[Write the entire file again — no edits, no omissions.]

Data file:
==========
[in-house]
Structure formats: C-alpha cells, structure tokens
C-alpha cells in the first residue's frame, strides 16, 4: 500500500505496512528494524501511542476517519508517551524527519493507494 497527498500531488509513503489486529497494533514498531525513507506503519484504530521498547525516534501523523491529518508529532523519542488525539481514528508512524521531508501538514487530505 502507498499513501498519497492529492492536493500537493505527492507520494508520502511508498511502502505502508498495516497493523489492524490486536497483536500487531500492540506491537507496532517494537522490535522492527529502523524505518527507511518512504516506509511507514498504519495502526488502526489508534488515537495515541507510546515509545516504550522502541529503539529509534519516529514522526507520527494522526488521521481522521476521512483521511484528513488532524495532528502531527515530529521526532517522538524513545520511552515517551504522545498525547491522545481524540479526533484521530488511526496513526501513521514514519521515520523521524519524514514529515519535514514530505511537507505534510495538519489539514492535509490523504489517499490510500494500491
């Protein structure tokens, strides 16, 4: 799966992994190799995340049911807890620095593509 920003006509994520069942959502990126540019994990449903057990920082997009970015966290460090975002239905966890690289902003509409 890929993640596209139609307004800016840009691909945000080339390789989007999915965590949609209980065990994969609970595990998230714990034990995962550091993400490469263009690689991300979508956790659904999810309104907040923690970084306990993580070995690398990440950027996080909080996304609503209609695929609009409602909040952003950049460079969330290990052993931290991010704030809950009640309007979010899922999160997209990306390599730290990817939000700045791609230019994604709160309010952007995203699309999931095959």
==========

[in-house]
Structure formats: C-alpha cells, structure tokens
C-alpha cells in the first residue's frame, strides 16, 4: 500500500505496512528494524501511542476517519508517551524527519493507494 497527498500531488509513503489486529497494533514498531525513507506503519484504530521498547525516534501523523491529518508529532523519542488525539481514528508512524521531508501538514487530505 502507498499513501498519497492529492492536493500537493505527492507520494508520502511508498511502502505502508498495516497493523489492524490486536497483536500487531500492540506491537507496532517494537522490535522492527529502523524505518527507511518512504516506509511507514498504519495502526488502526489508534488515537495515541507510546515509545516504550522502541529503539529509534519516529514522526507520527494522526488521521481522521476521512483521511484528513488532524495532528502531527515530529521526532517522538524513545520511552515517551504522545498525547491522545481524540479526533484521530488511526496513526501513521514514519521515520523521524519524514514529515519535514514530505511537507505534510495538519489539514492535509490523504489517499490510500494500491
């Protein structure tokens, strides 16, 4: 799966992994190799995340049911807890620095593509 920003006509994520069942959502990126540019994990449903057990920082997009970015966290460090975002239905966890690289902003509409 890929993640596209139609307004800016840009691909945000080339390789989007999915965590949609209980065990994969609970595990998230714990034990995962550091993400490469263009690689991300979508956790659904999810309104907040923690970084306990993580070995690398990440950027996080909080996304609503209609695929609009409602909040952003950049460079969330290990052993931290991010704030809950009640309007979010899922999160997209990306390599730290990817939000700045791609230019994604709160309010952007995203699309999931095959």